A lot of people all over the world are having opinions now about the ostensibly gigantic $13 billion settlement Jamie Dimon and JP Morgan Chase have entered into with the government.
The general consensus from most observers in the finance sector is that this superficially high-dollar settlement -- worth about half a year's profits for Chase -- is an unconscionable Marxist appropriation. It's been called a "robbery" and a "shakedown," in which red Obama and his evil henchman Eric Holder confiscated cash from a successful bank, as The Wall Street Journal wrote, "for no other reason than because they can and because they want to appease their left-wing populist allies."
Look, there's no denying that this is a lot of money. It's the biggest settlement in the history of government settlements, and it's just one company to boot. But this has been in the works for a long time, and it's been in the works for a reason. This whole thing, lest anyone forget, has its genesis in a couple of state Attorneys General (including New York's Eric Schneiderman and Delaware's Beau Biden) not wanting to sign off on any deal with the banks that didn't also address the root causes of the crisis, in particular the mass fraud surrounding the sale and production of subprime mortgage securities.
Those holdouts essentially forced the federal government's hand, leading Barack Obama to create a federal working group on residential mortgage-backed securities (widely seen as the AGs' price for okaying the $25 billion robosigning deal), headed up by Schneiderman, whose investigation of Chase and its affiliates led to the deal that's about to be struck. Minus all of that, minus those state holdouts in those foreclosure negotiations, this settlement probably would never even take place: The federal government seemed more than willing previously to settle with the banks without even addressing the root-cause issues that are at the heart of this new Chase deal.
So let's not forget that -- that even this $13 billion settlement, which is actually a $9 billion settlement (see below), came very close to never happening. But now it is happening, and the business press is going nuts about how unfair it all is.
In fact, this deal is actually quite a gift to Chase. It sounds like a lot of money, but there are myriad deceptions behind the sensational headline.
First of all, the settlement, as the folks at Better Markets have pointed out, may wipe out between $100 billion and $200 billion in potential liability -- meaning that the bank might just have settled "for ten cents or so on the dollar." The Federal Housing Finance Agency alone was suing Chase and its affiliates for $33 billion. The trustee in the ongoing Bernie Madoff Ponzi scandal was suing Chase for upwards of $19 billion.
Obviously, those plaintiffs may never have gotten that kind of money out of Chase. But just settling the mere potential of so much liability has huge value for the bank. It's part of the reason the company's share price hasn't exactly cratered since the settlement was announced.
Moreover, the settlement is only $9 billion in cash, with $4 billion earmarked for "mortgage relief." Again, as Better Markets noted, we've seen settlements with orders of mortgage relief before, and banks seem to have many canny ways of getting out of the spirit of these requirements.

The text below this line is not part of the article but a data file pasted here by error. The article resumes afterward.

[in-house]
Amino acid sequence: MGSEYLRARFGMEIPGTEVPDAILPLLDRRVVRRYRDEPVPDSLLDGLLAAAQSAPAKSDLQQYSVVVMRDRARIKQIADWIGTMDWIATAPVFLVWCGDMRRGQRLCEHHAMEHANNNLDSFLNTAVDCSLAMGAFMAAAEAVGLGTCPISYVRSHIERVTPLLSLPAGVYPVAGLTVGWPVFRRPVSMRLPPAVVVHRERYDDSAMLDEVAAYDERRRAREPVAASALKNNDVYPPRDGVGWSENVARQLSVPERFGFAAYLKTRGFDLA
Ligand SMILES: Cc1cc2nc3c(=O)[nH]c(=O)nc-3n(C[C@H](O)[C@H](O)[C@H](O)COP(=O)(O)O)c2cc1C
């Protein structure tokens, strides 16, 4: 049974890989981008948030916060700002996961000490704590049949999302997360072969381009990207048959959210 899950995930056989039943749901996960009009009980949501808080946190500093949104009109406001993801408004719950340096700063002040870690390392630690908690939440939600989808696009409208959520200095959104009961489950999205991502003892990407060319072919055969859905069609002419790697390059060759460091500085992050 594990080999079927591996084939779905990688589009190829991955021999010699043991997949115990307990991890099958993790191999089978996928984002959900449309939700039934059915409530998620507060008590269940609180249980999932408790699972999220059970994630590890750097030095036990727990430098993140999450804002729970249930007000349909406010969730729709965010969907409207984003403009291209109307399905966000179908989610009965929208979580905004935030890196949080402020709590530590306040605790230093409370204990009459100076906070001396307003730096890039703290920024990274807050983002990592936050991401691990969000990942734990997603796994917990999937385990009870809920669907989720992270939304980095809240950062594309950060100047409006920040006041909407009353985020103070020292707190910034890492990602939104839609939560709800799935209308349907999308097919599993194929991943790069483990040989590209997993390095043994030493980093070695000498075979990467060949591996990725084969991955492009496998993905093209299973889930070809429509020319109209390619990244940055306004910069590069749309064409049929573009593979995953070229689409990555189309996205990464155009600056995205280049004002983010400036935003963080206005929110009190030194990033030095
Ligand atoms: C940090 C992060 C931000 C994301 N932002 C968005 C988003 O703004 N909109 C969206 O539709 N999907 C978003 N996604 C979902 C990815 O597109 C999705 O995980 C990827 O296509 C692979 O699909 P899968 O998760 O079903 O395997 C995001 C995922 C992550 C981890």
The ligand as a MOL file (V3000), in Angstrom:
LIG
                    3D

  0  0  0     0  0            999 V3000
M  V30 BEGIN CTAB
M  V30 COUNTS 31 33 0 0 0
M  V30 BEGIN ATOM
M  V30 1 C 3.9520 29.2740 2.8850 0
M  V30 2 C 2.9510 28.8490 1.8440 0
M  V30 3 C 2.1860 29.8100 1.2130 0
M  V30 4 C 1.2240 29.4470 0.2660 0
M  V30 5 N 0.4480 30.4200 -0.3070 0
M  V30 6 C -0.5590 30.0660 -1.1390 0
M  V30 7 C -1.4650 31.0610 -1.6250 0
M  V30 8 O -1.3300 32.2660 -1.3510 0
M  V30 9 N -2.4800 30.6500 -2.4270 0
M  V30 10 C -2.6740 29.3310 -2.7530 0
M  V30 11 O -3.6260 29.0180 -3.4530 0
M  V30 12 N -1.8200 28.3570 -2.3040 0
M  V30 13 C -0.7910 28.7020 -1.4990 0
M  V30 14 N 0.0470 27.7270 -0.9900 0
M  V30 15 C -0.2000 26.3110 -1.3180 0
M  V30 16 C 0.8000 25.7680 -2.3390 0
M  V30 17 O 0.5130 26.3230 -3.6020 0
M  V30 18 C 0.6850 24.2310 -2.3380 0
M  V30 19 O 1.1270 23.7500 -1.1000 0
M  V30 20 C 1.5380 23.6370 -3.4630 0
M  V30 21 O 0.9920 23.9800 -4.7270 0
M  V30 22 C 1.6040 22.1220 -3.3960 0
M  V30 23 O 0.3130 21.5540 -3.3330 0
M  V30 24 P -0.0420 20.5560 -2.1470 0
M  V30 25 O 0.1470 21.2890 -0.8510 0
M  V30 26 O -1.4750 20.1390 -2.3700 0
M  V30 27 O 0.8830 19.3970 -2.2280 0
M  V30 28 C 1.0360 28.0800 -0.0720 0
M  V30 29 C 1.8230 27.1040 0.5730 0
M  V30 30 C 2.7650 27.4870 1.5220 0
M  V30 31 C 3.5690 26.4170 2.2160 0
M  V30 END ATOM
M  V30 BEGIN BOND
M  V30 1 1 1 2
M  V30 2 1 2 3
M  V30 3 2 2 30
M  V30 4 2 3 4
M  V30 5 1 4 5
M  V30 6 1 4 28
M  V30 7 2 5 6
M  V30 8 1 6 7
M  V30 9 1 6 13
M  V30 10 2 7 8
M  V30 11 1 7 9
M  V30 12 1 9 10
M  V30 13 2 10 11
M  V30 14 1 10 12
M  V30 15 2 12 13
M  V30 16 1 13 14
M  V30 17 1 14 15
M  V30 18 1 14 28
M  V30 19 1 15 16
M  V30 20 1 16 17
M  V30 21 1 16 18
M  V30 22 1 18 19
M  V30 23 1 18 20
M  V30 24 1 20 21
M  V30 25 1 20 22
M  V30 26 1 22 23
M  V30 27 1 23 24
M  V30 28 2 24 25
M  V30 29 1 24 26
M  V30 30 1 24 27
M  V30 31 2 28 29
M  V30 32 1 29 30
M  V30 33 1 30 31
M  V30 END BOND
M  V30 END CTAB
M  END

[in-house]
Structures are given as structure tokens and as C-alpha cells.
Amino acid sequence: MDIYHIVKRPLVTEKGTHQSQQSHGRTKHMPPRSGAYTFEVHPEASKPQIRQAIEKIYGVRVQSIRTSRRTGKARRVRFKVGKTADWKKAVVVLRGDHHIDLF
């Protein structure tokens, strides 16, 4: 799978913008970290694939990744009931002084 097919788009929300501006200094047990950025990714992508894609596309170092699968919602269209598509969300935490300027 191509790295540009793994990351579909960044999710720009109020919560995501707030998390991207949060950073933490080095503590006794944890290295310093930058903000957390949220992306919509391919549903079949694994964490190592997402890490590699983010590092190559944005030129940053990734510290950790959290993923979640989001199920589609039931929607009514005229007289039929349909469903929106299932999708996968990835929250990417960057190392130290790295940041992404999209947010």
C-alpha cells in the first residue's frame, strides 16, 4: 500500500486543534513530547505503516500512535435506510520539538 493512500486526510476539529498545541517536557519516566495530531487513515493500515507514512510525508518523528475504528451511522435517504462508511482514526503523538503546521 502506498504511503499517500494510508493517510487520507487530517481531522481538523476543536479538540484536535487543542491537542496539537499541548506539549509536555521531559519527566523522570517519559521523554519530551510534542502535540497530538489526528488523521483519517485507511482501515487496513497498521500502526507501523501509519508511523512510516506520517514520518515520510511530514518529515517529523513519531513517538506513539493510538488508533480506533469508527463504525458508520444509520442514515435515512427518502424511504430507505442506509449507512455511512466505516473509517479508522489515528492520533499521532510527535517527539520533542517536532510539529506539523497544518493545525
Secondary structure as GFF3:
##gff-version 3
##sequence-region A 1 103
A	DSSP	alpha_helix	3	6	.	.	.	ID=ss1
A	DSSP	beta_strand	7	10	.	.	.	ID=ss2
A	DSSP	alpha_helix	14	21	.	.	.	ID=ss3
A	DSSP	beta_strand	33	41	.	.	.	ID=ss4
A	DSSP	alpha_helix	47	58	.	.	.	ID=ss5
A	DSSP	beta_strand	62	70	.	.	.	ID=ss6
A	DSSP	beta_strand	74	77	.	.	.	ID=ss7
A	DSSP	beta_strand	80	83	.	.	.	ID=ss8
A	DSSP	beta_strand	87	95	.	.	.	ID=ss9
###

In the foreclosure settlement, most of the ordered "relief" eventually came in the form of short sales, with banks letting people sell their underwater houses and move out without paying for the loss in home value. That's better than nothing, but it's something very different than a bank working to help families stay in their homes.
There's also the matter of the remaining $9 billion in fines being tax deductible (meaning we're subsidizing the settlement), and the fact that Chase is reportedly trying to get the FDIC to assume some of Washington Mutual's liability.
But overall, the key to this whole thing is that the punishment is just money, and not a crippling amount, and not from any individual's pocket, either. In fact, the deal that has just been completed between Chase and the state represents the end, or near the end, of a long process by which people who committed essentially the same crimes as Bernie Madoff will walk away without paying any individual penalty.
What Washington Mutual and Bear Stearns (Chase's guilty acquisitions) were doing in the mortgage markets was little more than an elaborate take on a Madoff-style Ponzi scheme. Actually, most of the industry was guilty of the same thing, but in the cases of these two banks in particular the concrete evidence of fraud is extensive, and the comparison to a Madoff-style caper isn't a fanciful metaphor but more like evidentiary fact.
Madoff's operational fiction was his own personality. He used his charm and his lifestyle and his social status to con rich individuals into ponying up money into an essentially nonexistent investment scheme.
In the cases of both WaMu and especially Bear, the operating fictions were broad, carefully-crafted infrastructures of bogus guarantees, flatlined due diligence mechanisms, corrupted ratings agencies and other types of legal chicanery. These fake guarantees and assurances misled investors about they were buying. Most thought they were investing in home mortgages. What they were actually investing in was a flow of cash from new investors that banks like Bear and WaMu were pushing into a rapidly-overheating speculative bubble.
These banks created huge masses of mortgage securities they knew to be highly risky and/or fraudulent. At Bear, one deal manager jokingly nicknamed one pool of mortgages, SACO-2006-08, the "SACK OF sh*t" deal. In another case, Bear's securitization company, EMC, obtained a pool of mortgages from a sketchy mortgage originator called AHM, and found out that as much as 60 percent of the batch was delinquent.